Cigarettes Make You (un)Sexy
March 8, 2004
Smoking is harmful to the sexual and reproductive health of both men and women, according to a comprehensive report by the British Medical Association. Doctors now blame cigarettes for the impotence of 120,000 young men, 1,200 cervical cancers, up to 5,000 miscarriages and for many couples' fertility problems within the United Kingdom.
The study also found:
- Women who smoke take longer to conceive than those who do not, and their chances of conceiving at all are reduced by between 10 percent and 40 percent; in addition, they are twice as likely to be infertile if they smoke.
- Smoking reduces the quality of semen; sperm is more likely to be malformed, and by products of nicotine have been found to interfere with their motility, making it less likely that they will reach and fuse with the egg.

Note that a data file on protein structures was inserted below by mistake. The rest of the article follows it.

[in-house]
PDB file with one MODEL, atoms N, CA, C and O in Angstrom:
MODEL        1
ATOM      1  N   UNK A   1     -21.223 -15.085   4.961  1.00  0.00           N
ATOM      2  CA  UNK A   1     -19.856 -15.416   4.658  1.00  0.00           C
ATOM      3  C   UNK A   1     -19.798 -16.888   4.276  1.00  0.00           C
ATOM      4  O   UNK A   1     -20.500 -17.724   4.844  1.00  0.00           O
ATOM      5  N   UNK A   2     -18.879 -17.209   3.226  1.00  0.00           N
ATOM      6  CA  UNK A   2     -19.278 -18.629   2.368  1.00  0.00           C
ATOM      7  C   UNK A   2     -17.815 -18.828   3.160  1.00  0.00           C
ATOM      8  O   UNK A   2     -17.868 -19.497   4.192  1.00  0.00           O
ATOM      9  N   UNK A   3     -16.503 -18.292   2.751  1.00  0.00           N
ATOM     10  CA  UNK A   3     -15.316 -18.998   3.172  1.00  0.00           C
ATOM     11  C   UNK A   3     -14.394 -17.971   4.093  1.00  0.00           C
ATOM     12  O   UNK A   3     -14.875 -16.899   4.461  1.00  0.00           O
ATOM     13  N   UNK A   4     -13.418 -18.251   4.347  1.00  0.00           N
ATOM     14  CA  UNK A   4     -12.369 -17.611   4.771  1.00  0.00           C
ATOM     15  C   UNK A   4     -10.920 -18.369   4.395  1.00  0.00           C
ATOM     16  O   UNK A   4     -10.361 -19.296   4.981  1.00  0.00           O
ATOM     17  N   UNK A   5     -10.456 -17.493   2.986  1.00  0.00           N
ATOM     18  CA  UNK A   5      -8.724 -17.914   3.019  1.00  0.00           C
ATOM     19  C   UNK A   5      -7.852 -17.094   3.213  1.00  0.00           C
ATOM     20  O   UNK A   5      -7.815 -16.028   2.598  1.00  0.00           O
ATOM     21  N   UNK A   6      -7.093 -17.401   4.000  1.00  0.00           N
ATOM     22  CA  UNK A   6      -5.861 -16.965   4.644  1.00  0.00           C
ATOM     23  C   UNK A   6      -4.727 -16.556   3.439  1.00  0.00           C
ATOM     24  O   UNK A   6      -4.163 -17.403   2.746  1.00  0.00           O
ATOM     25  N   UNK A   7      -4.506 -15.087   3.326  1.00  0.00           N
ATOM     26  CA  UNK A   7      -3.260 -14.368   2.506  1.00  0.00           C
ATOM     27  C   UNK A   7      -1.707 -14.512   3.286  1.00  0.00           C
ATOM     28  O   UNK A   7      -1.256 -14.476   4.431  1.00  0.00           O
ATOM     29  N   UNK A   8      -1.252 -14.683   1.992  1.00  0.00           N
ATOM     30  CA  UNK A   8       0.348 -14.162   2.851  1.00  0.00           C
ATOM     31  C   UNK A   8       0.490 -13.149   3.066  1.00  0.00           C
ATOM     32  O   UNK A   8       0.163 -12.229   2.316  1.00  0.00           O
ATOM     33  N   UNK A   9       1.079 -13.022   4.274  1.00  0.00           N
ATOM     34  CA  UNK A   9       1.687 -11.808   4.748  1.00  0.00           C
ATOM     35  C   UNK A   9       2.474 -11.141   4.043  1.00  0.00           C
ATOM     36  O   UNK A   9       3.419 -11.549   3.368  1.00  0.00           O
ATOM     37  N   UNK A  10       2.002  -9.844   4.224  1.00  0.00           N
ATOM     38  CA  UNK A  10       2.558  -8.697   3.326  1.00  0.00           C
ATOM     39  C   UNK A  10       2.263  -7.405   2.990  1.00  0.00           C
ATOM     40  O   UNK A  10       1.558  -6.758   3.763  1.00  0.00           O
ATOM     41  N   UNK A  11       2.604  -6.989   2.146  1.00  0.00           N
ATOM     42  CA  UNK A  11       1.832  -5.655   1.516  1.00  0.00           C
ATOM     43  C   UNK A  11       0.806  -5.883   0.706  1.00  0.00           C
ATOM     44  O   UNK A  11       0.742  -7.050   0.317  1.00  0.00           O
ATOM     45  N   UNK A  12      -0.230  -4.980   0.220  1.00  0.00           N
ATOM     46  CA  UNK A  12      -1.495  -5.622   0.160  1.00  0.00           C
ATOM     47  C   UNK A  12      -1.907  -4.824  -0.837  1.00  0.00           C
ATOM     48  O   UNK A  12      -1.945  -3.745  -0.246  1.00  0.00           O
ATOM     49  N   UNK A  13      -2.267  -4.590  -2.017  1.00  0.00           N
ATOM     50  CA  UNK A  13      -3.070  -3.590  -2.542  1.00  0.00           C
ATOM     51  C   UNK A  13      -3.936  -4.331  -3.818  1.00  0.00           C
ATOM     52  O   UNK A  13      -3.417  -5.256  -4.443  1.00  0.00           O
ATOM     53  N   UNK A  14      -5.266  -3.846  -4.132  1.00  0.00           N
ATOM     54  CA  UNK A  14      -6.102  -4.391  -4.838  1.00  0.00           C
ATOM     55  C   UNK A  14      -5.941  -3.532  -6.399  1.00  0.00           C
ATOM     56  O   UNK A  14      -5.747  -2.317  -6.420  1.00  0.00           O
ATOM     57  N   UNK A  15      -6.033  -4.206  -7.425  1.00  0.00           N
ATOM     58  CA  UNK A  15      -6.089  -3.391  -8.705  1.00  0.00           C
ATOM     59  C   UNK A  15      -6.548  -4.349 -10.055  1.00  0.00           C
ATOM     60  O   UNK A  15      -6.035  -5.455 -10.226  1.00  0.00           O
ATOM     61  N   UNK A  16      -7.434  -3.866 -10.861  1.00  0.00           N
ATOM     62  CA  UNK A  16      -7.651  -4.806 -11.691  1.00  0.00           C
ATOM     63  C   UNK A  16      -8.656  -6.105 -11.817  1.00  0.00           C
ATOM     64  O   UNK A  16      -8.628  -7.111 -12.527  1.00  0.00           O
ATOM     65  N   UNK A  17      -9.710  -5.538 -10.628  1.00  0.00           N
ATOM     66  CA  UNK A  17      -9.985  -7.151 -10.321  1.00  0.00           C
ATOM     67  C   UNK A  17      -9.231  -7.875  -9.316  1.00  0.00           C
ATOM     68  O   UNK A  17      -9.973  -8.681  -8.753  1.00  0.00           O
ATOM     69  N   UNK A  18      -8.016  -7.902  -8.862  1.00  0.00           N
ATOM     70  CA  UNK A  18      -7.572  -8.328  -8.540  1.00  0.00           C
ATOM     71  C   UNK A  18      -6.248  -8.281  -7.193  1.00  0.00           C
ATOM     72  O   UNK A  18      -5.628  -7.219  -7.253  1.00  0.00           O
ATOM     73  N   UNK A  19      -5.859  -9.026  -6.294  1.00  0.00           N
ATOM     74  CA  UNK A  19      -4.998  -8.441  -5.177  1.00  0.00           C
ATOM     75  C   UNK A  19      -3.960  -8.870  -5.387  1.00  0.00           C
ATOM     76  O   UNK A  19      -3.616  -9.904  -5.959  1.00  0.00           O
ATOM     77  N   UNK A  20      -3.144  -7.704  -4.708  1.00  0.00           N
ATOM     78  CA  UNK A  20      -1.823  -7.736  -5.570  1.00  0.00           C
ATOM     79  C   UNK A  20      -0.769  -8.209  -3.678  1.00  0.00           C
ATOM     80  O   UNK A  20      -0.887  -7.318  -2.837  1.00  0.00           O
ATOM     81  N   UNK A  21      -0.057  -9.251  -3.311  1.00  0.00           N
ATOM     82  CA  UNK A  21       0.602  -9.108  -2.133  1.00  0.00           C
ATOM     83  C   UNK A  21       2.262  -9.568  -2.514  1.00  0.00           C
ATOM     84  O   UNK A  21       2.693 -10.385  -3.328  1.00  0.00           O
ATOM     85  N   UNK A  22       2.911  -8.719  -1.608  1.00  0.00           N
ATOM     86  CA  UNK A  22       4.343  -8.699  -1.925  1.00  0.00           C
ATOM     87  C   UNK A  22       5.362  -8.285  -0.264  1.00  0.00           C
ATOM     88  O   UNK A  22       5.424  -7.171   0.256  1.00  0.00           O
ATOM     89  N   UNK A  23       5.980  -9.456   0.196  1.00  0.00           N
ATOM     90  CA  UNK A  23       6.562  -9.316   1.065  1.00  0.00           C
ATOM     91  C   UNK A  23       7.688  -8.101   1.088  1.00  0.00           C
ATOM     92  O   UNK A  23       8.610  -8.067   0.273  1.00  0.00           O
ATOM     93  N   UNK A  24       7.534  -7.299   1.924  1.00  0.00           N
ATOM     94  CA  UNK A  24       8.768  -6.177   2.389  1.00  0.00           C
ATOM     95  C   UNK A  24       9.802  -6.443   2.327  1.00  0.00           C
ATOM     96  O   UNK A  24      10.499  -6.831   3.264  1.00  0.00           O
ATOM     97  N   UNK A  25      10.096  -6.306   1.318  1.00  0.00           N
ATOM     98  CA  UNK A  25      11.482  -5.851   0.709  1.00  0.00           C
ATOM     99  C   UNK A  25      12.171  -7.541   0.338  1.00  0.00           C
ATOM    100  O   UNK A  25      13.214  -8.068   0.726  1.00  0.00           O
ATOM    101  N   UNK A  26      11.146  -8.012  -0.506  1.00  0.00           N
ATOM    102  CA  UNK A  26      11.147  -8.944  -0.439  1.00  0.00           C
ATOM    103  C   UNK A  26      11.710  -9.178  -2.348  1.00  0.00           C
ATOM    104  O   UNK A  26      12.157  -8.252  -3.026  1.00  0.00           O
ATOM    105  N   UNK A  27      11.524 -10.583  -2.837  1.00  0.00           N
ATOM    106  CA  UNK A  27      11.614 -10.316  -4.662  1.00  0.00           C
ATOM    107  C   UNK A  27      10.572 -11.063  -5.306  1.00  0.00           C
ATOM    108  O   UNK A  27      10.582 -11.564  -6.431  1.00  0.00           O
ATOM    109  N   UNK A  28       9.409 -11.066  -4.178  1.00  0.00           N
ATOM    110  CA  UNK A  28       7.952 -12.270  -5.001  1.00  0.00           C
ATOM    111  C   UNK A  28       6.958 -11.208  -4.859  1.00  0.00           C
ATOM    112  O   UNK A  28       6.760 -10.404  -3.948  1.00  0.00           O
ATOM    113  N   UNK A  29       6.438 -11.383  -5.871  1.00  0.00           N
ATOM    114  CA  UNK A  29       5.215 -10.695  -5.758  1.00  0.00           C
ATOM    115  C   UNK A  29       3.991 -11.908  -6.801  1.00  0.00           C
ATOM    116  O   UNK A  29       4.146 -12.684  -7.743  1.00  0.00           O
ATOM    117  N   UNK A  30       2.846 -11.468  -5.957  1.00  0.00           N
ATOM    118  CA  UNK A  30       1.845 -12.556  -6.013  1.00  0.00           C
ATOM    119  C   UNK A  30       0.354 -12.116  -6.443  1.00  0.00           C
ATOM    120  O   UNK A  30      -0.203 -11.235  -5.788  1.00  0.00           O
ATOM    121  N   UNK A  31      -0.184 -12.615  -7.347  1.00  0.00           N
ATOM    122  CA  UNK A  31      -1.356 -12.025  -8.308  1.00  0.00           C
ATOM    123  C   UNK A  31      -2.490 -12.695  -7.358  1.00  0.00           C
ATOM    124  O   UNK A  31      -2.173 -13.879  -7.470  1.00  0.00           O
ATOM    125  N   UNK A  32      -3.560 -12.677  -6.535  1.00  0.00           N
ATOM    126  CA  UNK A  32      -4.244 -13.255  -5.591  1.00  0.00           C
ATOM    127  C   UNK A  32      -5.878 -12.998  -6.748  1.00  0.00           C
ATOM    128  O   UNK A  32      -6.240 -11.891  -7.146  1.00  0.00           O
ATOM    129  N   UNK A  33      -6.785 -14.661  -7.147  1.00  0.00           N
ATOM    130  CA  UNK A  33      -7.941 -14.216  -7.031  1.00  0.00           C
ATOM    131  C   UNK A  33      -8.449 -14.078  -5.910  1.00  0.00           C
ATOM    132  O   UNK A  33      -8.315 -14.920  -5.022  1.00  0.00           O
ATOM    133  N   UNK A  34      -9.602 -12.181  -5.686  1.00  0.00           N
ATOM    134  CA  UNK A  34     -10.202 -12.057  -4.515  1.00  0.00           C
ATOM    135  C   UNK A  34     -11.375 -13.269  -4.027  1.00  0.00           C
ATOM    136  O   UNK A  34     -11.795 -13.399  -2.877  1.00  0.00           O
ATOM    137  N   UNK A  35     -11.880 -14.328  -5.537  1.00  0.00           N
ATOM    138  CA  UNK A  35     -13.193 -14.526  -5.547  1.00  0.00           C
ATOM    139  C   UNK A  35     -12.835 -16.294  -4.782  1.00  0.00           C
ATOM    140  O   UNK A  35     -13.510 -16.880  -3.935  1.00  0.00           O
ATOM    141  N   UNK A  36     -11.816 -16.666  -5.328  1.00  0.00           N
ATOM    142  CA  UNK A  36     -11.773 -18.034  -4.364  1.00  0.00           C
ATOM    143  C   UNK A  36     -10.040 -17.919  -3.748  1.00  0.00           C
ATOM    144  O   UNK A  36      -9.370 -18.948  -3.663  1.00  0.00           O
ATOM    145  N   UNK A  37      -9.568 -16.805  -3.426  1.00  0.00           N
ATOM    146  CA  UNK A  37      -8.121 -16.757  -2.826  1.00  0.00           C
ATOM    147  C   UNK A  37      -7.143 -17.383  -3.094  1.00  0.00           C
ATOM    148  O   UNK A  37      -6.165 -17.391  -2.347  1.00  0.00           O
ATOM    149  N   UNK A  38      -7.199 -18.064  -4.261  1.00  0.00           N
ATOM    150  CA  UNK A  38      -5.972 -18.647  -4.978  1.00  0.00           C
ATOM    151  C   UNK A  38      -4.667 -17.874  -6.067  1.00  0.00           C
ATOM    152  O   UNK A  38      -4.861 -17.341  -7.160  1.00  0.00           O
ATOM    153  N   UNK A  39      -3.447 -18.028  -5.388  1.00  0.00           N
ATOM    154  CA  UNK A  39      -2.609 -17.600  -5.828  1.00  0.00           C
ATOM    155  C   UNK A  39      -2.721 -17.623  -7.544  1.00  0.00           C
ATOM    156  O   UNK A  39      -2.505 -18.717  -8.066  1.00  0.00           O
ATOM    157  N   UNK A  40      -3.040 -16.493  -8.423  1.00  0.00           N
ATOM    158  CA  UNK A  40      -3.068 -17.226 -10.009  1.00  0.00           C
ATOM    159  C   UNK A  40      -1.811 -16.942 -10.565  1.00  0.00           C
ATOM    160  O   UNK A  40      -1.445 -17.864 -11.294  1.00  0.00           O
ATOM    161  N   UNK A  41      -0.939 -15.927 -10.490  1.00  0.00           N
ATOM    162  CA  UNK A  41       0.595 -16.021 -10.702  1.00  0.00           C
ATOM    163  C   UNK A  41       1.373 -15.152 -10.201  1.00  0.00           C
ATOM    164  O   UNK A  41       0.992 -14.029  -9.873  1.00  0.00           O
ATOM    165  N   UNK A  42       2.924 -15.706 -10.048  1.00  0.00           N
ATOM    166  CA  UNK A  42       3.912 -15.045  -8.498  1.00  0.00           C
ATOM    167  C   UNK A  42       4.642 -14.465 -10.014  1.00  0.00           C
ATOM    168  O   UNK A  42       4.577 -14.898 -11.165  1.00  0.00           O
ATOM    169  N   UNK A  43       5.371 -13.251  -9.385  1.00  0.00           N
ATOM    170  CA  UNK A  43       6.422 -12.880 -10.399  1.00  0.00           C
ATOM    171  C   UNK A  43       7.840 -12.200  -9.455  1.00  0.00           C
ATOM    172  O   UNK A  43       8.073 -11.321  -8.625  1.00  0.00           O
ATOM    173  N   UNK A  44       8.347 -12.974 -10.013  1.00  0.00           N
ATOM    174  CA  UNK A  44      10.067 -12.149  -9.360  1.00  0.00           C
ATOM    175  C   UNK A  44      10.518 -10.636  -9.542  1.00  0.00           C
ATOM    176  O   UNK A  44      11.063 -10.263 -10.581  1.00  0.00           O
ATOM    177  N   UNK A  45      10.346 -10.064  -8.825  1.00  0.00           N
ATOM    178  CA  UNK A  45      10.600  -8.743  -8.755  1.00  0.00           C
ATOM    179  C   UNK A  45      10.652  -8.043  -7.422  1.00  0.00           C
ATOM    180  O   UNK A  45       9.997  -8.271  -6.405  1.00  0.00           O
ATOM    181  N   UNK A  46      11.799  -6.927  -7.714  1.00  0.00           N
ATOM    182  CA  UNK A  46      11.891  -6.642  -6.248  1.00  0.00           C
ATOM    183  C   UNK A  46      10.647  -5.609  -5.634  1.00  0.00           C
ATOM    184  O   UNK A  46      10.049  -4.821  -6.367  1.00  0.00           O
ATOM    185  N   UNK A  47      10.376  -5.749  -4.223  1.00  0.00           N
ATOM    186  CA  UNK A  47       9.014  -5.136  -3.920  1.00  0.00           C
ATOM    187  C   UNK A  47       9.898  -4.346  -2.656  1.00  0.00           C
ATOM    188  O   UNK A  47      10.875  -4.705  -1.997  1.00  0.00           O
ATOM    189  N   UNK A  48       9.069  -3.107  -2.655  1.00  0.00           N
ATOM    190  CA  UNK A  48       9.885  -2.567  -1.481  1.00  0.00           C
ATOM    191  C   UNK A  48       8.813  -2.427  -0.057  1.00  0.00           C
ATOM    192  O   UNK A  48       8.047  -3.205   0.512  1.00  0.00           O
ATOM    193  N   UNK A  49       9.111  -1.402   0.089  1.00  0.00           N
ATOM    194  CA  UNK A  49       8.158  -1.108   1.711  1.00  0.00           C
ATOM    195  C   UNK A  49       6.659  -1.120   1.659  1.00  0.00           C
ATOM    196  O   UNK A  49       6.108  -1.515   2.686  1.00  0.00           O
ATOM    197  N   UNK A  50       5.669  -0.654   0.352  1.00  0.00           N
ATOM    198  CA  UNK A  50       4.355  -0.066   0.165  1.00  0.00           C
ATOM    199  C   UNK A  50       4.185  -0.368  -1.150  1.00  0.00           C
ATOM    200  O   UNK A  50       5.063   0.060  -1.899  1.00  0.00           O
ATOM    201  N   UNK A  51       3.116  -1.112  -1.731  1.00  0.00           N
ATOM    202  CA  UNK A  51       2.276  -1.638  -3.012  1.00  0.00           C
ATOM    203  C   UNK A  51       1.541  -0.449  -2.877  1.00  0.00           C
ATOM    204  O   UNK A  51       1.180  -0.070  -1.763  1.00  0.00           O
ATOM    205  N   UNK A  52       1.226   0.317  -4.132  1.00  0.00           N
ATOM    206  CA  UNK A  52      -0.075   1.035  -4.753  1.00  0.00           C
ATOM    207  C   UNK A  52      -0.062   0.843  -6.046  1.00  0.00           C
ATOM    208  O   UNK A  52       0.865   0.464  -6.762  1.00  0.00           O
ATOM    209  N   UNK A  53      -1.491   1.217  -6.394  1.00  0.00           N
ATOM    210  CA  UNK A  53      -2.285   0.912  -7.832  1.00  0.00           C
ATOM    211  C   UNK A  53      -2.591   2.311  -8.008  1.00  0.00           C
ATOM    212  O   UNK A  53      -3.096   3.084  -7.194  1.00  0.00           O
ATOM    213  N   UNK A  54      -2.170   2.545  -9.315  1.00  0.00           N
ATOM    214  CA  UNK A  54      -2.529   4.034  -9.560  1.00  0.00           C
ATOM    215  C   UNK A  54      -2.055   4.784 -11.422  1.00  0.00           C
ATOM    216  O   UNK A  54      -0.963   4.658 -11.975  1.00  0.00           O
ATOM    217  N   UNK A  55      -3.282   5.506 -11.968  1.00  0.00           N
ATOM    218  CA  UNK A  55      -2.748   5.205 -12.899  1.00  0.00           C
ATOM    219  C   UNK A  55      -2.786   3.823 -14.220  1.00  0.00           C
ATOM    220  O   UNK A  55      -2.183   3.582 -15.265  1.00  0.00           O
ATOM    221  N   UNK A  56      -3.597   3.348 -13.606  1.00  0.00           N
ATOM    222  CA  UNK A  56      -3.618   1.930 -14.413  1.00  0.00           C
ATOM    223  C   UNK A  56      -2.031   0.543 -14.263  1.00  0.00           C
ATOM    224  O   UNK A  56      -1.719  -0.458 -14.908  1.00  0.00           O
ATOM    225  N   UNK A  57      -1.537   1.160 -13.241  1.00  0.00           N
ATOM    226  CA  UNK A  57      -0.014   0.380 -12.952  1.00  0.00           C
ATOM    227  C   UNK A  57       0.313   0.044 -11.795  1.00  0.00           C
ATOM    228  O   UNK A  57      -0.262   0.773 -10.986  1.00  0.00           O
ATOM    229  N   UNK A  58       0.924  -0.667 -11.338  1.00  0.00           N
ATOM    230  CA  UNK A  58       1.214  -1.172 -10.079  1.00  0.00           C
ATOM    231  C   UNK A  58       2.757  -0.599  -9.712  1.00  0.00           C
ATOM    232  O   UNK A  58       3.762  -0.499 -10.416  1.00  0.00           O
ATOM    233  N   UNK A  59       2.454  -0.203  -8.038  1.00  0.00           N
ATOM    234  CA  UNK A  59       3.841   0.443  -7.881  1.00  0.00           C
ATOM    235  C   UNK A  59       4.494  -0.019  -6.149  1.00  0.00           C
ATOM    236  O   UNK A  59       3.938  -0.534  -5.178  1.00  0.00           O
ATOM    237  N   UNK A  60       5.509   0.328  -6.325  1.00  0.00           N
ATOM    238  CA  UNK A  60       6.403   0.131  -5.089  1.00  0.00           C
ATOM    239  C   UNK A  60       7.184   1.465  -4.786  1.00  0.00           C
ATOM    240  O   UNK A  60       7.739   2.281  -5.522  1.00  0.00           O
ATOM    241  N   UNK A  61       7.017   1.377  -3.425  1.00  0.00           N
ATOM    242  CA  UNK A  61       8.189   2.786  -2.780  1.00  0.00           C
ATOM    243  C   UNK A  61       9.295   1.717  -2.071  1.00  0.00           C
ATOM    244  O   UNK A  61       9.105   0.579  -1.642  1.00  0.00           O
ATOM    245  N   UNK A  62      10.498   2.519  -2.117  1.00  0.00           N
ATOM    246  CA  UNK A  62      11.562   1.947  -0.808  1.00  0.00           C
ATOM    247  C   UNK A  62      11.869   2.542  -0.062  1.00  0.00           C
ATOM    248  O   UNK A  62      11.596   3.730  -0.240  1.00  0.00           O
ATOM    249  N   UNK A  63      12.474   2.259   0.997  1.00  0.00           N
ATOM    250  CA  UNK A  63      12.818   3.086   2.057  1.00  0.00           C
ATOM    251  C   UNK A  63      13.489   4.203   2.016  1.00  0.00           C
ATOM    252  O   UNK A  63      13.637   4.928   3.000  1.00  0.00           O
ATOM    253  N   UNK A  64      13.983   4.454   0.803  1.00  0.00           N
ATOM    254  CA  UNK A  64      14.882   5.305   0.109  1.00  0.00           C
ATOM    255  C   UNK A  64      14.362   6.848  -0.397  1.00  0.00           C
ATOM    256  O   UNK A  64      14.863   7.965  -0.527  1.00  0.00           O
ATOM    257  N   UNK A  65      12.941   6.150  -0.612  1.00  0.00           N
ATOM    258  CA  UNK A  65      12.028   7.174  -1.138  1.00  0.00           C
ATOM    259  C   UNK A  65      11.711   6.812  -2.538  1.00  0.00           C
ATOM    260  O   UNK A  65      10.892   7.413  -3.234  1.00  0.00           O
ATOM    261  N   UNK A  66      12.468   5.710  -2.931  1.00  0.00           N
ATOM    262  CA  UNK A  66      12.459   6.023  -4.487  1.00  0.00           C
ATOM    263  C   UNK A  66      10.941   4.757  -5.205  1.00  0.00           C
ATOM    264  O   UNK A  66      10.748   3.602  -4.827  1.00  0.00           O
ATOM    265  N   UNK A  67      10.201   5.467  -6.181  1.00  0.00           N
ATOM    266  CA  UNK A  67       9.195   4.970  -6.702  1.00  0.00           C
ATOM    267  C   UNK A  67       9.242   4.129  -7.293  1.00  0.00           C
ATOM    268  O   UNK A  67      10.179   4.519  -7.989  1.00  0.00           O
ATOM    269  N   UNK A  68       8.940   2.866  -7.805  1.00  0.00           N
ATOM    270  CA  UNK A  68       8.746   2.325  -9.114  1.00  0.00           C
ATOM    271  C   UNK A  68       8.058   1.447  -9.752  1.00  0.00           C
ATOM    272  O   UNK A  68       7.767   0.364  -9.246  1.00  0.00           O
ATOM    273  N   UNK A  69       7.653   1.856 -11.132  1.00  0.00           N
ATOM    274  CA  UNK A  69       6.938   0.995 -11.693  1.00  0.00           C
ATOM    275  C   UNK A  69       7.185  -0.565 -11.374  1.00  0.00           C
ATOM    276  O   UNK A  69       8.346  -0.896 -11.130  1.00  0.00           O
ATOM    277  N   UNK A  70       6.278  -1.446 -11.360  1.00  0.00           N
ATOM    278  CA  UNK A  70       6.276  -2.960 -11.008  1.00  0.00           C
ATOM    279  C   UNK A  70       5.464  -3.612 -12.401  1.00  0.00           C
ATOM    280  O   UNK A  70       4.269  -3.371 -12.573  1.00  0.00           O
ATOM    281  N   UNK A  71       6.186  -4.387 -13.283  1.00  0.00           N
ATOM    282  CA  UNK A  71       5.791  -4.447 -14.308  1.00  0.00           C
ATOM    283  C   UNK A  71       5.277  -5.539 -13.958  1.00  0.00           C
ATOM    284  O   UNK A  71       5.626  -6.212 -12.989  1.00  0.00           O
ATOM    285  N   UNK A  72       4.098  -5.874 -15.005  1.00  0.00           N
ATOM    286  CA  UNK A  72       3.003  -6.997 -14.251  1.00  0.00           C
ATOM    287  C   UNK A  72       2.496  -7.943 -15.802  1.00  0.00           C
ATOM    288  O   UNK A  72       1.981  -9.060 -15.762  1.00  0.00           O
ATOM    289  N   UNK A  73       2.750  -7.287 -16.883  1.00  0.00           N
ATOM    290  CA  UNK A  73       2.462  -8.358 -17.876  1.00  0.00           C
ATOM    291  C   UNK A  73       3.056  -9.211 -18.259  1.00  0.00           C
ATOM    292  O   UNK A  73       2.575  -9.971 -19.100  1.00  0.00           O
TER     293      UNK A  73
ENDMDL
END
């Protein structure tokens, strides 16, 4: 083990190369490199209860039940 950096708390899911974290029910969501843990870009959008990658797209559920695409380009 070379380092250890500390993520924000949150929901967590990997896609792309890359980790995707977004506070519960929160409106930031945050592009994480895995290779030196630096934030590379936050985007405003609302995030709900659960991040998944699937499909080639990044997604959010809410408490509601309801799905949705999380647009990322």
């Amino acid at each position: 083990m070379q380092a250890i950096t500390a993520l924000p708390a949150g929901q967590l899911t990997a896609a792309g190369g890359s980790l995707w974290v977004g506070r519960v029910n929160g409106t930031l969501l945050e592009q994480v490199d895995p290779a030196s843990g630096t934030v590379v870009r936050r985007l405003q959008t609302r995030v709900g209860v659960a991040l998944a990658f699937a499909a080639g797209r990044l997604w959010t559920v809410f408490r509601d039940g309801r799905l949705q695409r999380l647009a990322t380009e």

- If a couple which smokes end up at the fertility clinic, their changes of successful test-tube treatment are reduced by their cigarette habit.
- Smoking also increases the chances that a pregnant woman will miscarry by as much as 25 percent.
- Babies born to smokers are on average 7-9 ounces lighter than those of non-smokers; they are also more likely to be ill and more likely to die in infancy.
These findings are all the more worrying because while smoking is decreasing among most groups in society, it is going up among young women: 35 percent of women aged 20 to 24 years smoke and girls and young women account for the majority of new smokers.
The researchers recommend that the government set more ambitious targets for reducing overall smoking rates and legislation smoke-fee public places.
Source: Sarah Bosely, "Smoking Linked to Impotence in Young Men," Manchester Guardian, February 12, 2004; based upon "Smoking and Reproductive Life: The Impact of Smoking on Sexual, Reproductive, and Child Health," British Medical Association, February 2004.
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